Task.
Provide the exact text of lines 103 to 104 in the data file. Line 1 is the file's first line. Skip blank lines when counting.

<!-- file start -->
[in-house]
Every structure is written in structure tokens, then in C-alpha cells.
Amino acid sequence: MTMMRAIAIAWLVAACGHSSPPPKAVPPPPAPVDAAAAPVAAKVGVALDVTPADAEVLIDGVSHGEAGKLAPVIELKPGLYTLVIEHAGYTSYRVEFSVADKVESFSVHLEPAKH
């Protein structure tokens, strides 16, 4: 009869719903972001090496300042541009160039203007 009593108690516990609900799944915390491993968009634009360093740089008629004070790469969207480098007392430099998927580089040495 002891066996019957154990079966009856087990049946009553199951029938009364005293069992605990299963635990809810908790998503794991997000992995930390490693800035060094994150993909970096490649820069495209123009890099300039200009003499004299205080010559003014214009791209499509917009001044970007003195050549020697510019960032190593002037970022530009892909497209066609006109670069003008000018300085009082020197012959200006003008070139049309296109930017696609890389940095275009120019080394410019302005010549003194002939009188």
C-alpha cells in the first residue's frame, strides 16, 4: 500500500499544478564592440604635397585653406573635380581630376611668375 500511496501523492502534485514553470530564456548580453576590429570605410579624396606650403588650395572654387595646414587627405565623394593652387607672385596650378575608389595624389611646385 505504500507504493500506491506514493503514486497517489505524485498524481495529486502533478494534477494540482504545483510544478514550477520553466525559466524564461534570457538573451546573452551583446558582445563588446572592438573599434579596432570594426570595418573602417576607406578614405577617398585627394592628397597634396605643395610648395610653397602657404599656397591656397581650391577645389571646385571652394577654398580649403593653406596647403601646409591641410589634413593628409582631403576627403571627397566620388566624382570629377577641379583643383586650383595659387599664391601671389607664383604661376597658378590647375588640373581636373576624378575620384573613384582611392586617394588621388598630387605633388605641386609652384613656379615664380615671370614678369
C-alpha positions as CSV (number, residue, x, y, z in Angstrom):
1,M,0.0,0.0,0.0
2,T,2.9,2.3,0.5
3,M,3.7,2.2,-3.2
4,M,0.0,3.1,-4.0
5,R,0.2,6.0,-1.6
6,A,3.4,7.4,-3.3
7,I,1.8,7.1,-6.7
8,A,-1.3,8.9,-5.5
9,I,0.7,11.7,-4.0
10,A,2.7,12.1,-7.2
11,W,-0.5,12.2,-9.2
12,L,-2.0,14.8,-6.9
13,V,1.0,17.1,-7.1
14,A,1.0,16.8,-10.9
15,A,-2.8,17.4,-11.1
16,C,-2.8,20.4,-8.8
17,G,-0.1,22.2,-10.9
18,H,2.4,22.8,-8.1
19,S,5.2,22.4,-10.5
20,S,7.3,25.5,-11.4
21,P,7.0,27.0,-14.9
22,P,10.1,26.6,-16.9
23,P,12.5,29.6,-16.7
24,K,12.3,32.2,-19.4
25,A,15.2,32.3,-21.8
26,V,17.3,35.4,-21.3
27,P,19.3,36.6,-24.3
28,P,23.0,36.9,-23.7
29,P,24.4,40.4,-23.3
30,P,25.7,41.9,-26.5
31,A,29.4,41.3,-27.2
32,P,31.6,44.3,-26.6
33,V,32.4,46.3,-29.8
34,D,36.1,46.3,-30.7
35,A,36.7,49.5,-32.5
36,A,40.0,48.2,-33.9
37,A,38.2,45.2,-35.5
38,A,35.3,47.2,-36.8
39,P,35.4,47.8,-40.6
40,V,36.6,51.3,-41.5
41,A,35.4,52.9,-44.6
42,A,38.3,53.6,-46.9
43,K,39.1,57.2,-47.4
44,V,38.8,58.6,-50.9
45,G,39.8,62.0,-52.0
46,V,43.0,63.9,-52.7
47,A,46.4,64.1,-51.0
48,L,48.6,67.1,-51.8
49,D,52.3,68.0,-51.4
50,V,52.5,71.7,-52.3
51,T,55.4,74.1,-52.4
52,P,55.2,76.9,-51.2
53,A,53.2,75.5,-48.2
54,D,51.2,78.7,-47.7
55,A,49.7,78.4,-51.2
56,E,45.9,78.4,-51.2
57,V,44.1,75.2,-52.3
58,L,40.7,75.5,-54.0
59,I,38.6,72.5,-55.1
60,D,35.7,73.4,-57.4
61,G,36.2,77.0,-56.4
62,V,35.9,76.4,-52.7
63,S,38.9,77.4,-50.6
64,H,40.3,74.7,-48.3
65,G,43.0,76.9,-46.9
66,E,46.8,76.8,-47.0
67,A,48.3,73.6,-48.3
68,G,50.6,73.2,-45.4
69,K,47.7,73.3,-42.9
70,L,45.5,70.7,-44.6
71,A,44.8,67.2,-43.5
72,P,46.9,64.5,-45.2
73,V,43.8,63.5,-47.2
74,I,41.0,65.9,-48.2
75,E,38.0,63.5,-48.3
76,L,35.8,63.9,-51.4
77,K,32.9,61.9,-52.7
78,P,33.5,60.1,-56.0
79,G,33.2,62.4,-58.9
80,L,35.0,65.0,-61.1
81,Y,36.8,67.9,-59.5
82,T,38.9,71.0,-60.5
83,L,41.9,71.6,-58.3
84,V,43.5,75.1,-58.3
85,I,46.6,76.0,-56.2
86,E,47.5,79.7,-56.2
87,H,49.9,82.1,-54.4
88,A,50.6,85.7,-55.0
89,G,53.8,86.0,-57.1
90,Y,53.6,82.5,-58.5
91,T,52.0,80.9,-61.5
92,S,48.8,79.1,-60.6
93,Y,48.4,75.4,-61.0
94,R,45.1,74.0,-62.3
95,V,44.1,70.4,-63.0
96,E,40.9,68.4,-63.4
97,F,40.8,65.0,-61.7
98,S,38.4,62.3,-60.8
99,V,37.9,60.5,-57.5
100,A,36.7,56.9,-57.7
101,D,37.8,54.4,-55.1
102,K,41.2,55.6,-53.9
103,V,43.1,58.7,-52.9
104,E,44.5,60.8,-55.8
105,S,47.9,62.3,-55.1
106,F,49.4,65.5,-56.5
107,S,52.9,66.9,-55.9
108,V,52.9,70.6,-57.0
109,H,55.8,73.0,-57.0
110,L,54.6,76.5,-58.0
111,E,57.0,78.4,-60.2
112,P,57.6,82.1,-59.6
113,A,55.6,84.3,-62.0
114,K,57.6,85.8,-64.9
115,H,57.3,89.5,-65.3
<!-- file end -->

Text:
97,F,40.8,65.0,-61.7
98,S,38.4,62.3,-60.8